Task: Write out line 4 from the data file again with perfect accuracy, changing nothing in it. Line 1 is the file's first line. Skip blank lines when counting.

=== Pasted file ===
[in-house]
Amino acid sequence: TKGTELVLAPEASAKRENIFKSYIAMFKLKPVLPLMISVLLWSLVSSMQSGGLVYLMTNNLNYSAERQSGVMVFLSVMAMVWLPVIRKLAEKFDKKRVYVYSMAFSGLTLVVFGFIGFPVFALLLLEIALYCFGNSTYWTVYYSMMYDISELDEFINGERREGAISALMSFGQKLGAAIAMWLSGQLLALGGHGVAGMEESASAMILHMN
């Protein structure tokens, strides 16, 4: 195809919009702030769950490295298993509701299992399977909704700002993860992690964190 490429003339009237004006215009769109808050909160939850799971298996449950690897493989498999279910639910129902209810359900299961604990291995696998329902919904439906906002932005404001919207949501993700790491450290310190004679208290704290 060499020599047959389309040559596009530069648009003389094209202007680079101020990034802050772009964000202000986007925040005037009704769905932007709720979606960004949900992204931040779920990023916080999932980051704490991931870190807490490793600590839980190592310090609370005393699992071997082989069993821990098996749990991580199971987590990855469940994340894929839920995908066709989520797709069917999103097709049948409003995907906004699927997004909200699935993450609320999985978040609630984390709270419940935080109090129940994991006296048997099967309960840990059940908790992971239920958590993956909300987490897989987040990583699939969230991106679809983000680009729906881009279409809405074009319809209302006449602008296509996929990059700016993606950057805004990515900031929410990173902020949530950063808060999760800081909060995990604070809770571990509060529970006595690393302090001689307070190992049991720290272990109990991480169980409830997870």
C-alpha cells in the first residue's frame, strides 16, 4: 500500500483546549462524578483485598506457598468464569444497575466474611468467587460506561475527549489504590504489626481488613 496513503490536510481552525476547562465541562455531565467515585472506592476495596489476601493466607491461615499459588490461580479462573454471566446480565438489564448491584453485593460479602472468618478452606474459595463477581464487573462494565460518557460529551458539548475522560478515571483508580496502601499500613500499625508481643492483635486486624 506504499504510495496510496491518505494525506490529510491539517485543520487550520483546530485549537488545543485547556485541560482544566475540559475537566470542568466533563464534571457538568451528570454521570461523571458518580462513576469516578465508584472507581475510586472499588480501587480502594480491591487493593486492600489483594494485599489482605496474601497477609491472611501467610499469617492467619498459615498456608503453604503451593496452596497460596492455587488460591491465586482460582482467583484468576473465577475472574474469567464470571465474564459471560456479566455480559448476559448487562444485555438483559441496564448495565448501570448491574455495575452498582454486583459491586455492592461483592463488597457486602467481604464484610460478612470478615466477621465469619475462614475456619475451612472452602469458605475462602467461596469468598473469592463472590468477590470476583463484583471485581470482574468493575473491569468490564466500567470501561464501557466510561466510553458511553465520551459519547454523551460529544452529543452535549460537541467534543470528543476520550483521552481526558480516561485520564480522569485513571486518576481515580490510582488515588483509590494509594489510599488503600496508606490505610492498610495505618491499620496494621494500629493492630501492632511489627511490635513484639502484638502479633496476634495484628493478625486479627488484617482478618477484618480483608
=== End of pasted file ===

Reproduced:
C-alpha cells in the first residue's frame, strides 16, 4: 500500500483546549462524578483485598506457598468464569444497575466474611468467587460506561475527549489504590504489626481488613 496513503490536510481552525476547562465541562455531565467515585472506592476495596489476601493466607491461615499459588490461580479462573454471566446480565438489564448491584453485593460479602472468618478452606474459595463477581464487573462494565460518557460529551458539548475522560478515571483508580496502601499500613500499625508481643492483635486486624 506504499504510495496510496491518505494525506490529510491539517485543520487550520483546530485549537488545543485547556485541560482544566475540559475537566470542568466533563464534571457538568451528570454521570461523571458518580462513576469516578465508584472507581475510586472499588480501587480502594480491591487493593486492600489483594494485599489482605496474601497477609491472611501467610499469617492467619498459615498456608503453604503451593496452596497460596492455587488460591491465586482460582482467583484468576473465577475472574474469567464470571465474564459471560456479566455480559448476559448487562444485555438483559441496564448495565448501570448491574455495575452498582454486583459491586455492592461483592463488597457486602467481604464484610460478612470478615466477621465469619475462614475456619475451612472452602469458605475462602467461596469468598473469592463472590468477590470476583463484583471485581470482574468493575473491569468490564466500567470501561464501557466510561466510553458511553465520551459519547454523551460529544452529543452535549460537541467534543470528543476520550483521552481526558480516561485520564480522569485513571486518576481515580490510582488515588483509590494509594489510599488503600496508606490505610492498610495505618491499620496494621494500629493492630501492632511489627511490635513484639502484638502479633496476634495484628493478625486479627488484617482478618477484618480483608